Wednesday, February 21, 2018

Diamondbacks defeat Arizona State in exhibition tune-up before Cactus League play

The Diamondbacks got a jump on the rest of the Cactus League on Wednesday, meeting Arizona State’s baseball team in a seven-inning exhibition game as part of the annual Collegiate Baseball Series and defeating the Sun Devils 6-2 at Salt River Fields.
First baseman Christian Walker went 2 for 2 with a two-run single in the first inning for the Diamondbacks, and shortstop Tony Renda hit an RBI triple to right field for the go-ahead run in the fifth. Arizona added four runs in the sixth, two by way of bases-loaded walks.
Taylor Clarke threw a scoreless first inning for the Diamondbacks, who also got clean innings out of Ryan Atkinson, Michael Dimock, David Carpenter, Parker Markel and Taylor Grover. Left-hander Yuhei Nakaushiro, who signed with the Diamondbacks as a minor-league free agent in 2016, got roughed up during a two-run second inning, which included walking in a run.
ASU had five hits in the game, including Scott Mehan's RBI single in the second inning. ASU starter Ryan Hingst faced eight batters over two innings and allowed four hits and two earned runs.
Diamondbacks manager Torey Lovullo didn’t use any of his everyday major leaguers, relying mostly on minor-league talent, especially younger players in Arizona’s farm system.
“We knew that this would be a challenge for us, but it was on the schedule and we had plenty time to prepare for it,” Lovullo said in regards to playing two days earlier than the rest of the Cactus League. “We did our best to prepare for it by having some of our players come in and do some base running and just get themselves ready to go.”

Es ist ein Wunder!

Sweden rallies from 2-0 and 3-1 deficits but loses in overtime. The loss is the greatest upset in Olympic hockey since 2002 when Belarus beat Sweden, also 4-3.

Patirck Reimer drove hard to the goal, skated around three Swedes in the process, and banged his own rebound past goalie Viktor Fasth just 90 seconds into a 10-minute four-on-four overtime to give Germany an improbable victory over Sweden.
To add to the drama, the play went to video review to determine if the puck had crossed the goal line. It had.
The win is the greatest for the country since February 14, 1976, when it beat the United States, 4-1, to earn its only Olympic medal, a bronze. But that was as West Germany.
But since Germany became one country in 1990, there is no result that comes close to tonight's shocker. The team raced to a 2-0 lead, fought hard to make it 3-1 midway through the third, and blew a two-goal lead before Reimer's heroics.
'I’m proud of the guys, how they played, how they worked," said Marcel Goc. "We had a couple of huge blocks from our guys. We tried everything we had, and it was enough today. In OT, everything can happen. One lucky bounce or one deflection and the puck goes in and the game is over. Reimer made a really nice move, I thought, took the puck to the net and put it in."
This was not vintage Tre Kronor of Forsberg and Sundin and Sedins and Backstrom. This was more like Tva Kronor (two crowns) or Ett Kronor (one crown). Sweden si going home, and Germany will play Canada in the semi-finals, the winner going for gold, the loser for bronze.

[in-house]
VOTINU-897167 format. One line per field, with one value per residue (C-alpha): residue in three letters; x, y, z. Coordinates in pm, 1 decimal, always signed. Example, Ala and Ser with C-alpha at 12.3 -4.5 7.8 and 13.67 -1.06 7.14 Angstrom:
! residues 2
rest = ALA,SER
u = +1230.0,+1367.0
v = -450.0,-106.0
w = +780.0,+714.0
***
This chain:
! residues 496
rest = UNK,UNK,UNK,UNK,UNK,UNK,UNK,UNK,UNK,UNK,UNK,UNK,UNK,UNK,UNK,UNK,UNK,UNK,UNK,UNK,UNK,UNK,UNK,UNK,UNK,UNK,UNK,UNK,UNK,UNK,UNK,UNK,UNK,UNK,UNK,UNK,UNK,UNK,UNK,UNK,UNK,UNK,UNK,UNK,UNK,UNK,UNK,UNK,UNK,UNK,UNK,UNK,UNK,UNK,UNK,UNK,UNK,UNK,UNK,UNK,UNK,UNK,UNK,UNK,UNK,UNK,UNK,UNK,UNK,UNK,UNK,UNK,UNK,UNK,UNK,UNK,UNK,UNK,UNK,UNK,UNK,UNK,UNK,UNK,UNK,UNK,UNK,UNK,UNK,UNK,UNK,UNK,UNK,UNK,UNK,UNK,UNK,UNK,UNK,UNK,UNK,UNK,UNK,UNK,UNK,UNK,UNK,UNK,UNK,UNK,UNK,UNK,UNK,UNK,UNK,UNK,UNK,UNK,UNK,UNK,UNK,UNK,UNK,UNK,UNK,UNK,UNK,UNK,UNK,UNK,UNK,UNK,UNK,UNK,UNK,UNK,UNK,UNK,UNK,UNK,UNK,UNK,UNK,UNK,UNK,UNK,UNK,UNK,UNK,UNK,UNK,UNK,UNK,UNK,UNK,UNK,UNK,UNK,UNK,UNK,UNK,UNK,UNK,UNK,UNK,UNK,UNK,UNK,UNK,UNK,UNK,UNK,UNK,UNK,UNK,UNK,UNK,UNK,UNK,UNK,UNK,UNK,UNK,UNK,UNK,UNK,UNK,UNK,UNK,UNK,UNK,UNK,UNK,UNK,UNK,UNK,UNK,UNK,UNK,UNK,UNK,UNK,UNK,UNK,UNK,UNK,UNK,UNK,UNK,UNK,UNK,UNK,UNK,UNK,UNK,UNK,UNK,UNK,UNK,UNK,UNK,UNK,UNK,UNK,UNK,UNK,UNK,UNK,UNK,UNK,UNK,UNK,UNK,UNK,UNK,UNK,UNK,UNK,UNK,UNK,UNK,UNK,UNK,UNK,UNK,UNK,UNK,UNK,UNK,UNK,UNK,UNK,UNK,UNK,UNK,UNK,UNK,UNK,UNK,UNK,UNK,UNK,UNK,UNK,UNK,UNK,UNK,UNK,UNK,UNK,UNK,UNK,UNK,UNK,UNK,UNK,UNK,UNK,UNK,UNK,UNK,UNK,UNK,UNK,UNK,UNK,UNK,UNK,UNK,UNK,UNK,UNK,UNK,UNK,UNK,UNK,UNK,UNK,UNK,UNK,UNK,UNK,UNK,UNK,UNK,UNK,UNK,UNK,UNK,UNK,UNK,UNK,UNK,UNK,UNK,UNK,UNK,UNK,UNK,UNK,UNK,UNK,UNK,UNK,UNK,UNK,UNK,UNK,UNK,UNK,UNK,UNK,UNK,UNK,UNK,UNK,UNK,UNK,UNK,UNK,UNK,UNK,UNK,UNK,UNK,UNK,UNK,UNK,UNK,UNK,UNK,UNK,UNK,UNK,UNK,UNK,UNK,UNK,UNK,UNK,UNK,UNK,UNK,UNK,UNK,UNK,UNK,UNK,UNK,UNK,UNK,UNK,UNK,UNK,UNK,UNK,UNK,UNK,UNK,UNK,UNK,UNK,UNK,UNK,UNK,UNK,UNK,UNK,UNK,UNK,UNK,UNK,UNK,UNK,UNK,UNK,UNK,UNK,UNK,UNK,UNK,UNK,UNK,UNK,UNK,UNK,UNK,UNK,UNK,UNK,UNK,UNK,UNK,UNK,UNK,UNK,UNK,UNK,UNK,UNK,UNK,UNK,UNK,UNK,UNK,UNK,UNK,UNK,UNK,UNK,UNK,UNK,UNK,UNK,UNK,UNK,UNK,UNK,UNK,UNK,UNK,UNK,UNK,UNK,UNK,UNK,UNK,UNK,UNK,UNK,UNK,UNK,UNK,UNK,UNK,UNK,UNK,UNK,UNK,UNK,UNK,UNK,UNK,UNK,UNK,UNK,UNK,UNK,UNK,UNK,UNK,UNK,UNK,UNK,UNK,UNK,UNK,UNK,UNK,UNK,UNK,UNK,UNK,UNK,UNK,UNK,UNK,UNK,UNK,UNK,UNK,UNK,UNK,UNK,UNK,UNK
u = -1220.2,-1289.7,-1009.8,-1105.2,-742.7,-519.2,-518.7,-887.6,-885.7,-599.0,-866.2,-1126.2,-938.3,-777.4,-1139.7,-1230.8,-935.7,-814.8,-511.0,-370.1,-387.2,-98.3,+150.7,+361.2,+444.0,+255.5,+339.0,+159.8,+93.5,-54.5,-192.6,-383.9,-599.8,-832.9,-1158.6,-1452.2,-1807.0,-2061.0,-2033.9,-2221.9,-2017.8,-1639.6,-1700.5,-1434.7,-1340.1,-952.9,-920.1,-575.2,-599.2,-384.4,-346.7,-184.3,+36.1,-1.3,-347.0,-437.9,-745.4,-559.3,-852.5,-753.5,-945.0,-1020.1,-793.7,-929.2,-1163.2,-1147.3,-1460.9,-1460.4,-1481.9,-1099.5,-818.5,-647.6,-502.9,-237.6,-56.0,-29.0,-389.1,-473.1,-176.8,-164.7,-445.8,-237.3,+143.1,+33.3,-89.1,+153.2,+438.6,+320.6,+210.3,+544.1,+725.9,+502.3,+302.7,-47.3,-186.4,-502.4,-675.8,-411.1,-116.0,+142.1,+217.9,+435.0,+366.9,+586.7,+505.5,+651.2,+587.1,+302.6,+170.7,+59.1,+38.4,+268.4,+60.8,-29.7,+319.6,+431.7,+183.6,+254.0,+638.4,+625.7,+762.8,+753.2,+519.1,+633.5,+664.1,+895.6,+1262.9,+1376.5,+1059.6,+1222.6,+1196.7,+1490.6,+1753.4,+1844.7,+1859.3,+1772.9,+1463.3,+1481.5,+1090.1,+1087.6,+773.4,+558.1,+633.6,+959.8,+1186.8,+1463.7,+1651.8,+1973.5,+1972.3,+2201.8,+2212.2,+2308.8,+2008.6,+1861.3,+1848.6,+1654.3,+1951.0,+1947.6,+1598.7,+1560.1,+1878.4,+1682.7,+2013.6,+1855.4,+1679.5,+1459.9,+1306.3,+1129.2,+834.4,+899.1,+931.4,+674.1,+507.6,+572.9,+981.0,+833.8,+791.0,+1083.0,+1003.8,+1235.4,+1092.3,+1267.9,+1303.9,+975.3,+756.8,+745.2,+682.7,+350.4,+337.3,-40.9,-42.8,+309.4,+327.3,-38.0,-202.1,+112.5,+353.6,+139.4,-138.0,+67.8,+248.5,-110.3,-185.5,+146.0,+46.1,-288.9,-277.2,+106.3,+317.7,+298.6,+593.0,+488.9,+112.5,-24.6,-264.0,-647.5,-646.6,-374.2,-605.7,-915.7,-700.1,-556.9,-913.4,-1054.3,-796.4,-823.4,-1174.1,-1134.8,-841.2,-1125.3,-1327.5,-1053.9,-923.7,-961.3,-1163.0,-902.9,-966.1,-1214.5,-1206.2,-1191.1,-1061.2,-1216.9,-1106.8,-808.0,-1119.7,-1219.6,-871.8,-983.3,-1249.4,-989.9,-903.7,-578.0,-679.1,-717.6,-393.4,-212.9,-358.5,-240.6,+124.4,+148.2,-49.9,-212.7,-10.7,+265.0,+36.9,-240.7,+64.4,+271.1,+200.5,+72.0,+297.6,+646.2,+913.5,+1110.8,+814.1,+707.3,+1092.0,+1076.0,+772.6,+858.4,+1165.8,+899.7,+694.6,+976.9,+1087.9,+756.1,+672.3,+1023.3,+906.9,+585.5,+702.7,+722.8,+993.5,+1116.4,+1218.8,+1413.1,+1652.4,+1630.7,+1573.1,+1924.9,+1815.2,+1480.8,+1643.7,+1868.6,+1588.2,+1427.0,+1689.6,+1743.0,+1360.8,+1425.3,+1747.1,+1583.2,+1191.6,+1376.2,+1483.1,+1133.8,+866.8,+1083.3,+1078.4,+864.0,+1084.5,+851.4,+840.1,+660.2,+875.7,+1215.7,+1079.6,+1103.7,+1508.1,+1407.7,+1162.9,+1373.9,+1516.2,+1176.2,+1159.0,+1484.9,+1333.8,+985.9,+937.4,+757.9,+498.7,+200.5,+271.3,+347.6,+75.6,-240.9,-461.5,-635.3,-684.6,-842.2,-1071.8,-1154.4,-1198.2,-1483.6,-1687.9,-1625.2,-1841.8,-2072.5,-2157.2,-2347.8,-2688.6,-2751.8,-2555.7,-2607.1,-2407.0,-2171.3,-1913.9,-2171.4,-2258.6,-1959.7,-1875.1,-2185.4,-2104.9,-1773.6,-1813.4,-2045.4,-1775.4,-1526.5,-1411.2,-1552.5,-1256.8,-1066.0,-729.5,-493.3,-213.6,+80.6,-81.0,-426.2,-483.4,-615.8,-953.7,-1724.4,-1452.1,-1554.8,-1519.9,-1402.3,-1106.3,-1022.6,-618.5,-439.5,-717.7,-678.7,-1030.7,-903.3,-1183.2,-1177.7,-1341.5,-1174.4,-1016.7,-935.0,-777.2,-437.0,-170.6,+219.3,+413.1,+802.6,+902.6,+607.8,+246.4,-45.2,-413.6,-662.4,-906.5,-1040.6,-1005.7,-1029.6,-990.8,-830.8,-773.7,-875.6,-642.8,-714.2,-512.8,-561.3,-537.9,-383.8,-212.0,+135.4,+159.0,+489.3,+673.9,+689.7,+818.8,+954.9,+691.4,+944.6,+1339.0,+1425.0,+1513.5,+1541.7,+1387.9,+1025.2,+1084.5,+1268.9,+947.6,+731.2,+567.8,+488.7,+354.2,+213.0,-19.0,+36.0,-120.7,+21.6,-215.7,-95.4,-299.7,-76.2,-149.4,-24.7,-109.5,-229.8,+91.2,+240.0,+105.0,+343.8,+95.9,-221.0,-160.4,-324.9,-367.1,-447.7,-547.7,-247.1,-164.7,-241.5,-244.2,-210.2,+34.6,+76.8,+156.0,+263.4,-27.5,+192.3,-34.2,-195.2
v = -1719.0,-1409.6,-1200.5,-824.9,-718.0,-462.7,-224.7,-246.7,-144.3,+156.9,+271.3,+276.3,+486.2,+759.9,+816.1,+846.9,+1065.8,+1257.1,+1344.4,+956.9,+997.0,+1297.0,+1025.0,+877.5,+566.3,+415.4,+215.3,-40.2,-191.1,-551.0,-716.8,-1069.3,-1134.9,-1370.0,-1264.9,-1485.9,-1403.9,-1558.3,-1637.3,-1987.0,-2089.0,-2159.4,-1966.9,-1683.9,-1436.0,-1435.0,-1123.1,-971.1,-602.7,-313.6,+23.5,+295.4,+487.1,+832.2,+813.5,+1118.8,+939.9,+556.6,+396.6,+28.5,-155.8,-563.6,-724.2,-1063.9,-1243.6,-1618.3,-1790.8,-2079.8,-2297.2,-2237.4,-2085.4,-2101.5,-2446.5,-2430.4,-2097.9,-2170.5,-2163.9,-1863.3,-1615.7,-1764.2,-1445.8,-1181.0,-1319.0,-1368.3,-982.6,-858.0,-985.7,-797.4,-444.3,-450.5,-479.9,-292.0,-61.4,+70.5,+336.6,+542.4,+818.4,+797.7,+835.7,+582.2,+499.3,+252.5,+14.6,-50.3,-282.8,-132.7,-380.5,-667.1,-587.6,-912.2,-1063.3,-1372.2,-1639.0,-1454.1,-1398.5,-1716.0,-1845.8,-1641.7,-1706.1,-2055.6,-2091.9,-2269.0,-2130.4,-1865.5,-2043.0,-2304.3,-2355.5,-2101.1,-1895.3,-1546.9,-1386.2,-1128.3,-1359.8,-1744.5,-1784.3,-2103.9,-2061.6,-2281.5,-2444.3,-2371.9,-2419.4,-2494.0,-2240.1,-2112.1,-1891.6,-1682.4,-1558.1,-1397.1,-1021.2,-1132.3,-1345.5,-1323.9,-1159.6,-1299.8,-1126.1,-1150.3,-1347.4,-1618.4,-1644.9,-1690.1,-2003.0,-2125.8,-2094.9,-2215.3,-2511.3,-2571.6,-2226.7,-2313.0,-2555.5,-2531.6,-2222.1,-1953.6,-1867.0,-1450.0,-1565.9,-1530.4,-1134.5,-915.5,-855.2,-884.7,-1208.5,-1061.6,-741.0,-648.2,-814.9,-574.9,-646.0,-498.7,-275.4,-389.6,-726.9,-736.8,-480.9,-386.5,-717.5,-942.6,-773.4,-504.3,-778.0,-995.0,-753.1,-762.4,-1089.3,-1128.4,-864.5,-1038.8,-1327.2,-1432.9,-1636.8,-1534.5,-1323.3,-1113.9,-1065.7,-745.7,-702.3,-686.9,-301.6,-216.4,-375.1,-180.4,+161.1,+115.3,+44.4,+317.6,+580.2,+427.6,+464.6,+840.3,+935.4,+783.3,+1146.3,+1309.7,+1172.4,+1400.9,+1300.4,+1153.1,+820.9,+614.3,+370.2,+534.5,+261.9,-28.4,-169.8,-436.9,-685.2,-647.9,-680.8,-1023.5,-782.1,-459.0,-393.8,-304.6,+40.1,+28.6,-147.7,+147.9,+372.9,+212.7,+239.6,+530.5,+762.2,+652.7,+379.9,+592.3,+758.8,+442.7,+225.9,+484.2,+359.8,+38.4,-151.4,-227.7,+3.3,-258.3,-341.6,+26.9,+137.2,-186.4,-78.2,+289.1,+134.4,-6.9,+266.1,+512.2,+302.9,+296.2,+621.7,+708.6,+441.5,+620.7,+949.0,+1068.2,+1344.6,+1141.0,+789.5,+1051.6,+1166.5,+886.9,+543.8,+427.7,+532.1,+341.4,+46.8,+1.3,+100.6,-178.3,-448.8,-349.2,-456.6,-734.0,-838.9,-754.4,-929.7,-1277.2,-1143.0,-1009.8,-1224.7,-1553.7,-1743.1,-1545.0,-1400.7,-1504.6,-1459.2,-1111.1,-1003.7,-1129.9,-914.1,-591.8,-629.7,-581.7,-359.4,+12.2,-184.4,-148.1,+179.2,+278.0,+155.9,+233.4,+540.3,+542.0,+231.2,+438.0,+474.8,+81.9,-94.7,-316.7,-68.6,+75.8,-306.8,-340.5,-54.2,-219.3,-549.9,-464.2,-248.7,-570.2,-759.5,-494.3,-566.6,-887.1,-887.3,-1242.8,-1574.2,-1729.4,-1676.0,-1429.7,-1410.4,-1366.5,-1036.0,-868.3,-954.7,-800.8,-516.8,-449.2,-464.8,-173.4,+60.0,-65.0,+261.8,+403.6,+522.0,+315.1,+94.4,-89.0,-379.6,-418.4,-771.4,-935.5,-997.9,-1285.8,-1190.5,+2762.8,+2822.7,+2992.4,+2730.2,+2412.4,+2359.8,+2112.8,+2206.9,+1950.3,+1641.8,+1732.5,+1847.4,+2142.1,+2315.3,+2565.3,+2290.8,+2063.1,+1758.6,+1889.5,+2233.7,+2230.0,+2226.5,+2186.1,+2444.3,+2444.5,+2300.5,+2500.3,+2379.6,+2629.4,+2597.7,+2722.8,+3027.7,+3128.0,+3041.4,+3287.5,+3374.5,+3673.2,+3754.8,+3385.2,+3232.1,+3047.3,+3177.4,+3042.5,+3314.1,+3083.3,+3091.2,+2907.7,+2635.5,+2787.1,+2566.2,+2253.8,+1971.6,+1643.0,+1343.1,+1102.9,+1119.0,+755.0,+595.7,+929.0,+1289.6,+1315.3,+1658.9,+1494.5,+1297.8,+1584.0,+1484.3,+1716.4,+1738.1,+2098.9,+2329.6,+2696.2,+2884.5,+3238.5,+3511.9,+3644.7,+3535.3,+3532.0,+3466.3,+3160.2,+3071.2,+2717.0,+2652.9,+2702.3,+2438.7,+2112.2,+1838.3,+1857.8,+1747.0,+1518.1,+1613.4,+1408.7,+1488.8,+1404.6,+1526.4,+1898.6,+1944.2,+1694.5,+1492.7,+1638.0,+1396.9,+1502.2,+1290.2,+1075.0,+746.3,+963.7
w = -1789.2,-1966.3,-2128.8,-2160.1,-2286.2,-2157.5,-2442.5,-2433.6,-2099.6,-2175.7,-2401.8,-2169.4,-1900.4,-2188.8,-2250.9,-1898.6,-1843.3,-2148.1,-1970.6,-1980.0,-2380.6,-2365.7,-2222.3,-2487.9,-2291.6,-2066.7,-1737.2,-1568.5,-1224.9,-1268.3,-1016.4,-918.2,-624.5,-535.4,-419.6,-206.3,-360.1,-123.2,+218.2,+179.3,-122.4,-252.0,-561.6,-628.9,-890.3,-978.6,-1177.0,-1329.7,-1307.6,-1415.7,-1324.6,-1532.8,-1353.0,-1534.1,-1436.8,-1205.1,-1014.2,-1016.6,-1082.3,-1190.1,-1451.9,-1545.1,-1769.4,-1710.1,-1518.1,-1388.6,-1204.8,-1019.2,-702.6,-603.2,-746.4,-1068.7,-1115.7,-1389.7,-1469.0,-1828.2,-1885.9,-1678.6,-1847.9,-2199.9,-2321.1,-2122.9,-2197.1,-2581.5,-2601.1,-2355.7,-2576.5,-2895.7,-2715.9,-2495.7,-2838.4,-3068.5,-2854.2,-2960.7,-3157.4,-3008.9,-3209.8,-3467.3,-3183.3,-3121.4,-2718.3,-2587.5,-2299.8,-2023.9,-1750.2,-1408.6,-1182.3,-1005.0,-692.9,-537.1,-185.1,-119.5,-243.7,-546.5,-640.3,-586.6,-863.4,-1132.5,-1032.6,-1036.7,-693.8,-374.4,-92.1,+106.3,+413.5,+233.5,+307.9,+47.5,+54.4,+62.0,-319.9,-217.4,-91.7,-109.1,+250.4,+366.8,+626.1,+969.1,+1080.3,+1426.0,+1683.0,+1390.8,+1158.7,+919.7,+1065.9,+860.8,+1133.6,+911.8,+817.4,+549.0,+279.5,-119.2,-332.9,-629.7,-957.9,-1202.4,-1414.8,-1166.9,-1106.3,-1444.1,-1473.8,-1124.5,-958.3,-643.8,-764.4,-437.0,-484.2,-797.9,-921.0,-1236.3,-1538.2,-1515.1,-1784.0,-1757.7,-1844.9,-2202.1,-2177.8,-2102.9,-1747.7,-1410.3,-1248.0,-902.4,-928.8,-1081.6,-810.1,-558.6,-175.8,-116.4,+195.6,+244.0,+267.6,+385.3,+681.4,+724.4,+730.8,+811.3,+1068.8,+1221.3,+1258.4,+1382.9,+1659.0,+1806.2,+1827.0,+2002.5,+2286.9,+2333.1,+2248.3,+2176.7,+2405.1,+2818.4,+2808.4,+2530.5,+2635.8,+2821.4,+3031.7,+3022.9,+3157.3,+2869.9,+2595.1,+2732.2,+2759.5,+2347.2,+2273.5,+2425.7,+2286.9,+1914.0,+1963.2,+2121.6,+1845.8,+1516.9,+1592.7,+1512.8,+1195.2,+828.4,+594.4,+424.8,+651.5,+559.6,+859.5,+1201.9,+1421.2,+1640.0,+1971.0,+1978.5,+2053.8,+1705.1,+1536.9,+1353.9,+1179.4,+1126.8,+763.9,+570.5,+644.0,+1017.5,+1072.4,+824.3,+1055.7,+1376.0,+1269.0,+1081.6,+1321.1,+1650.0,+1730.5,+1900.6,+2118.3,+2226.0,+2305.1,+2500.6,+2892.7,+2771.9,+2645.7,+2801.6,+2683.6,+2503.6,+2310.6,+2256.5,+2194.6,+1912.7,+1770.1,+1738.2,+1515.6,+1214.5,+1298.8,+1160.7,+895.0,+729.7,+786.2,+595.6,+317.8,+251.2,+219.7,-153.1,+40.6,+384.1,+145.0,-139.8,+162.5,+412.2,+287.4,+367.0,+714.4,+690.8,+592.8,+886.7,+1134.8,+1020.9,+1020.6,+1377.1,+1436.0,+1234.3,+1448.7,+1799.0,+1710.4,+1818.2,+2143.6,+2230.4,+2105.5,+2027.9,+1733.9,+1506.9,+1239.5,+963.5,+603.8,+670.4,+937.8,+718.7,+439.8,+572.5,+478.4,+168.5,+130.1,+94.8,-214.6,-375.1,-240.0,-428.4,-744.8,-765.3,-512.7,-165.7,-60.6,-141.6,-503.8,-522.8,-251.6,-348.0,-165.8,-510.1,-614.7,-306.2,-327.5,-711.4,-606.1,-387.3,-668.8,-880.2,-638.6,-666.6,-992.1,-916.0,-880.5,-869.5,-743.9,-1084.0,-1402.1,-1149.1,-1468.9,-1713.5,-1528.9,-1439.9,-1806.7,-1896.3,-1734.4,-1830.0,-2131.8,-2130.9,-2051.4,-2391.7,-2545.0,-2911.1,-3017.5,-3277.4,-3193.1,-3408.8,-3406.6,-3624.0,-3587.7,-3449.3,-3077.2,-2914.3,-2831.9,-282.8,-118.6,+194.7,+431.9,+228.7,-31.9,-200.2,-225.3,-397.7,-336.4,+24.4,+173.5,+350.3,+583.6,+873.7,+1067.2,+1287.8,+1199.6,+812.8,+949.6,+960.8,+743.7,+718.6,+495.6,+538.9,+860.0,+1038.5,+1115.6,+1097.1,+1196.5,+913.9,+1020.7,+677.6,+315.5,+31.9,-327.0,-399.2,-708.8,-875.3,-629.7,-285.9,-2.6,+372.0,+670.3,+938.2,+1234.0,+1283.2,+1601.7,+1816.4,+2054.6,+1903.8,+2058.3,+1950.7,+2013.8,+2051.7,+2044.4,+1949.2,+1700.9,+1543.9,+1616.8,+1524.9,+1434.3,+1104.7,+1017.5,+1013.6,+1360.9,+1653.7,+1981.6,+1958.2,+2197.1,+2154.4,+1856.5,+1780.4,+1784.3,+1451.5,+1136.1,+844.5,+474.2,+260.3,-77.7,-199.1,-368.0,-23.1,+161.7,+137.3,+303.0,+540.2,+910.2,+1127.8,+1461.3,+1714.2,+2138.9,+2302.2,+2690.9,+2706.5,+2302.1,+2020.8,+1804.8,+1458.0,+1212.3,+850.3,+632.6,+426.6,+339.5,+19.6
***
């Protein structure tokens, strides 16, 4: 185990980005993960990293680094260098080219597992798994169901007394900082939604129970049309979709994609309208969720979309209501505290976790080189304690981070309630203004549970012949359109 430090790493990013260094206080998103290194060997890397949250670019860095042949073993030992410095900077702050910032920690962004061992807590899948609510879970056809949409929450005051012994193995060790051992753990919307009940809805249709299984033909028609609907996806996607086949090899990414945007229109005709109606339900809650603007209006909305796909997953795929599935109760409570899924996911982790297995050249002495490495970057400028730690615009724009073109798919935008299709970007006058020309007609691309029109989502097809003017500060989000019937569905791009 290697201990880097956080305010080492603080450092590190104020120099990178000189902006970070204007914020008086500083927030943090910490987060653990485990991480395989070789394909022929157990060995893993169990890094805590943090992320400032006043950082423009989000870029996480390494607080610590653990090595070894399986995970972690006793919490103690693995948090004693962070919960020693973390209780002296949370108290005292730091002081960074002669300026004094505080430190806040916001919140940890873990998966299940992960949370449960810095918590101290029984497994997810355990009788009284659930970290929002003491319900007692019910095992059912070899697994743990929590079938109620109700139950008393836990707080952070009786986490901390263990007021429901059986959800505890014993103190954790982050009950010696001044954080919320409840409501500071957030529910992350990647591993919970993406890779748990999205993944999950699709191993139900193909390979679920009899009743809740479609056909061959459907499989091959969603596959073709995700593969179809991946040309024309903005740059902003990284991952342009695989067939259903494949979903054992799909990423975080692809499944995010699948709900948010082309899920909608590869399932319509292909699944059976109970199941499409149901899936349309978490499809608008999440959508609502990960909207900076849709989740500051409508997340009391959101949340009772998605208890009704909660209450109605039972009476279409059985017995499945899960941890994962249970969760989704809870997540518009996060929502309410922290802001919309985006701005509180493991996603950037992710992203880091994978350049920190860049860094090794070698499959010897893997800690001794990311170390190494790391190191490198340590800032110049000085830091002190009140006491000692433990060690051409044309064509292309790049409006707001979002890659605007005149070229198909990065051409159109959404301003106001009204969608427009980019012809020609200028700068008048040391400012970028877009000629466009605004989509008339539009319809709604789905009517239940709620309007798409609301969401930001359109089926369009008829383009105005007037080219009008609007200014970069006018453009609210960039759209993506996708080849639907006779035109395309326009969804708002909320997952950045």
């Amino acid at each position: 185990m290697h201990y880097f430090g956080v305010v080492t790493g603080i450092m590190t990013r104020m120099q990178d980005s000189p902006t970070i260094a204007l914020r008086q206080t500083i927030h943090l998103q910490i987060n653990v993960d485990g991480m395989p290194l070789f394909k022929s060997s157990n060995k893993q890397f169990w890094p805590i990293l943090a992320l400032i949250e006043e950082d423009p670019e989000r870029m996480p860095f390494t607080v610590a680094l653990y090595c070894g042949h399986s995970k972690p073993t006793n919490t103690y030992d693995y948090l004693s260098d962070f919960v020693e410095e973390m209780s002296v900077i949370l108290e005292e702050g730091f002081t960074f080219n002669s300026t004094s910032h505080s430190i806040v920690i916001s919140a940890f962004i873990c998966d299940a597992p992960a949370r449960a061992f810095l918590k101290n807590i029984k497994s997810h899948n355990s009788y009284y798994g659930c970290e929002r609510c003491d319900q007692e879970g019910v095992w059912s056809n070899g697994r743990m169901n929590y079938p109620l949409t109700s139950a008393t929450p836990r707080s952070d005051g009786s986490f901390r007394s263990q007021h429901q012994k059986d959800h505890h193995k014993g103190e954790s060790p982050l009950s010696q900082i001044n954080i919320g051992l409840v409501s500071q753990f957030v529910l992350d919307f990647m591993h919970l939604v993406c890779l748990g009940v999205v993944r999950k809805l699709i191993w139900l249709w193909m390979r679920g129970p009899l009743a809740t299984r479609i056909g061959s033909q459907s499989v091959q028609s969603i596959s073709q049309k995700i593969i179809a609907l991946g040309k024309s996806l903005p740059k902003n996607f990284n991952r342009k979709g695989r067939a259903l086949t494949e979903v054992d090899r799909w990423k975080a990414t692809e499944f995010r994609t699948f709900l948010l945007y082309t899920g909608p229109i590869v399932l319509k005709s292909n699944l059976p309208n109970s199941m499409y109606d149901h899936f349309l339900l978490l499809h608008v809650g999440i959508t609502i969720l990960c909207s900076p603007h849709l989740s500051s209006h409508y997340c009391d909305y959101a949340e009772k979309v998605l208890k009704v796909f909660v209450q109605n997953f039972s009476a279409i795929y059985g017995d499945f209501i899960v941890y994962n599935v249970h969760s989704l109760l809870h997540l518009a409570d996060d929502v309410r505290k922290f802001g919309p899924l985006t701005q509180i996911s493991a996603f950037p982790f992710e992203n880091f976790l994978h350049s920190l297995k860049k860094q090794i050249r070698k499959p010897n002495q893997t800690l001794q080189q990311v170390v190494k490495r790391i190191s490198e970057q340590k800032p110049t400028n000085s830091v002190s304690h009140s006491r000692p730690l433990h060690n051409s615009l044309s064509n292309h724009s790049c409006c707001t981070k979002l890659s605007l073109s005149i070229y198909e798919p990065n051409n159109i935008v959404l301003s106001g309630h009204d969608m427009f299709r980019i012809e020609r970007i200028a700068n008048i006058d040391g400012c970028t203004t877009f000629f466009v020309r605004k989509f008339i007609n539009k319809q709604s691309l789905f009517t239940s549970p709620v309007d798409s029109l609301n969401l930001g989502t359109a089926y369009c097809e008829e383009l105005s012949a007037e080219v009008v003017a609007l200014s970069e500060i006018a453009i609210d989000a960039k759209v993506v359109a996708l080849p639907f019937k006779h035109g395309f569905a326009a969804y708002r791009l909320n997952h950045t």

Either way, Germany will play for a medal, a possibility no one could have taken seriously two weeks ago.
"It’s huge for our sport," Goc continued, "especially at the Olympics. It’s not just World Championships, where it’s just hockey or hockey fans. It’s a big platform for us. This game was live in Germany, too. It was a good time. It’s a good advertisement for us. I hope we got some more fans."
"We’re really just excited that we have a chance to play for a medal," Goc summed up. "This is a dream come true for us. We might need a few minutes here or a night to let it set and understand what we did here."
For us, it’s a huge step forward. Four years ago we didn’t qualify to go to Sochi. This time, I thought we played a great qualification. It’s started to pay off, the work we put in.
Sometimes number can be deceiving. They don’t tell the whole story even while they appear to. Consider the shots on goal totals for the first period. The numbers show the Swedes outshot Germany 15-10. Nothing special, right? Wrong.
The Swedes got 13 of their shots before Germany got its first. Sweden had an early power play and several great scoring chances, but they couldn’t bulge the twine.
Then, inexplicably, as if a switch went off, Germany gained some confidence, and then got a power play. They took 10:10 to register their first shot, but at 13:48 they opened the scoring when veteran Christian Ehrhoff’s floating point shot drifted under the arm of Viktor Fasth for a stunning goal.
Just 29 seconds later, they scored again! This time it was Marcel Noebels, who was in the right place at the right time to flick a loose puck past a scrum at 14:17 to make it 2-0 Germany.
In all, Germany had ten shots in a row before Sweden got a couple of late ones on Danny aus den Birken, but the shots totals didn’t tell the story of this improbable 2-0 lead for the massive underdog Germans.
One would think a team like Sweden, with such a long and rich history of winning would have re-grouped in the first intermission and came out flying to start the second. Well, that didn’t happen.
In fact, Germany had a good chance early, and then at the three-minute mark had a most extraordinary flurry of five shots at goal in about as many seconds. Fasth made two great saves and three shots narrowly missed the target, but it was clear by now the Swedes just didn’t have that high gear to switch to when they needed it.